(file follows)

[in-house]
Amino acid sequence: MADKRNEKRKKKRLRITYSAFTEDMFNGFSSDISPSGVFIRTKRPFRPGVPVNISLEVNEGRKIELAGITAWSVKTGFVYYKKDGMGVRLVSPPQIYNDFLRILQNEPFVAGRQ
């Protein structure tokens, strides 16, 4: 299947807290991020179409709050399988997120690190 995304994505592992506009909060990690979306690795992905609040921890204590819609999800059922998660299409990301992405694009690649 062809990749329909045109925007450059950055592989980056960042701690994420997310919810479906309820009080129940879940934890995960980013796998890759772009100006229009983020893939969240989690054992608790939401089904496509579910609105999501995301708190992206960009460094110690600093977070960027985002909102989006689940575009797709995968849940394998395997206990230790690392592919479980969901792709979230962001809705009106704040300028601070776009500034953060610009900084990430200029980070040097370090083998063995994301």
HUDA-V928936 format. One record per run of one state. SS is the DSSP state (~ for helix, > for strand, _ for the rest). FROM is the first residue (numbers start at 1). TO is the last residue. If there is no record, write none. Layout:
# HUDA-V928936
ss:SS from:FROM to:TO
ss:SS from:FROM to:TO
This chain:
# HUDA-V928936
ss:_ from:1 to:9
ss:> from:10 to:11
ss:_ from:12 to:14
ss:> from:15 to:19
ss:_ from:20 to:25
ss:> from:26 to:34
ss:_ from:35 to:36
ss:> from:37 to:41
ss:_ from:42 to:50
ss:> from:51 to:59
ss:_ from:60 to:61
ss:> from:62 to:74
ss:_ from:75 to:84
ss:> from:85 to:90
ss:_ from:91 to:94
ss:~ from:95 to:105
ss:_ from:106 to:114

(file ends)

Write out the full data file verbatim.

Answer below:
[in-house]
Amino acid sequence: MADKRNEKRKKKRLRITYSAFTEDMFNGFSSDISPSGVFIRTKRPFRPGVPVNISLEVNEGRKIELAGITAWSVKTGFVYYKKDGMGVRLVSPPQIYNDFLRILQNEPFVAGRQ
């Protein structure tokens, strides 16, 4: 299947807290991020179409709050399988997120690190 995304994505592992506009909060990690979306690795992905609040921890204590819609999800059922998660299409990301992405694009690649 062809990749329909045109925007450059950055592989980056960042701690994420997310919810479906309820009080129940879940934890995960980013796998890759772009100006229009983020893939969240989690054992608790939401089904496509579910609105999501995301708190992206960009460094110690600093977070960027985002909102989006689940575009797709995968849940394998395997206990230790690392592919479980969901792709979230962001809705009106704040300028601070776009500034953060610009900084990430200029980070040097370090083998063995994301």
HUDA-V928936 format. One record per run of one state. SS is the DSSP state (~ for helix, > for strand, _ for the rest). FROM is the first residue (numbers start at 1). TO is the last residue. If there is no record, write none. Layout:
# HUDA-V928936
ss:SS from:FROM to:TO
ss:SS from:FROM to:TO
This chain:
# HUDA-V928936
ss:_ from:1 to:9
ss:> from:10 to:11
ss:_ from:12 to:14
ss:> from:15 to:19
ss:_ from:20 to:25
ss:> from:26 to:34
ss:_ from:35 to:36
ss:> from:37 to:41
ss:_ from:42 to:50
ss:> from:51 to:59
ss:_ from:60 to:61
ss:> from:62 to:74
ss:_ from:75 to:84
ss:> from:85 to:90
ss:_ from:91 to:94
ss:~ from:95 to:105
ss:_ from:106 to:114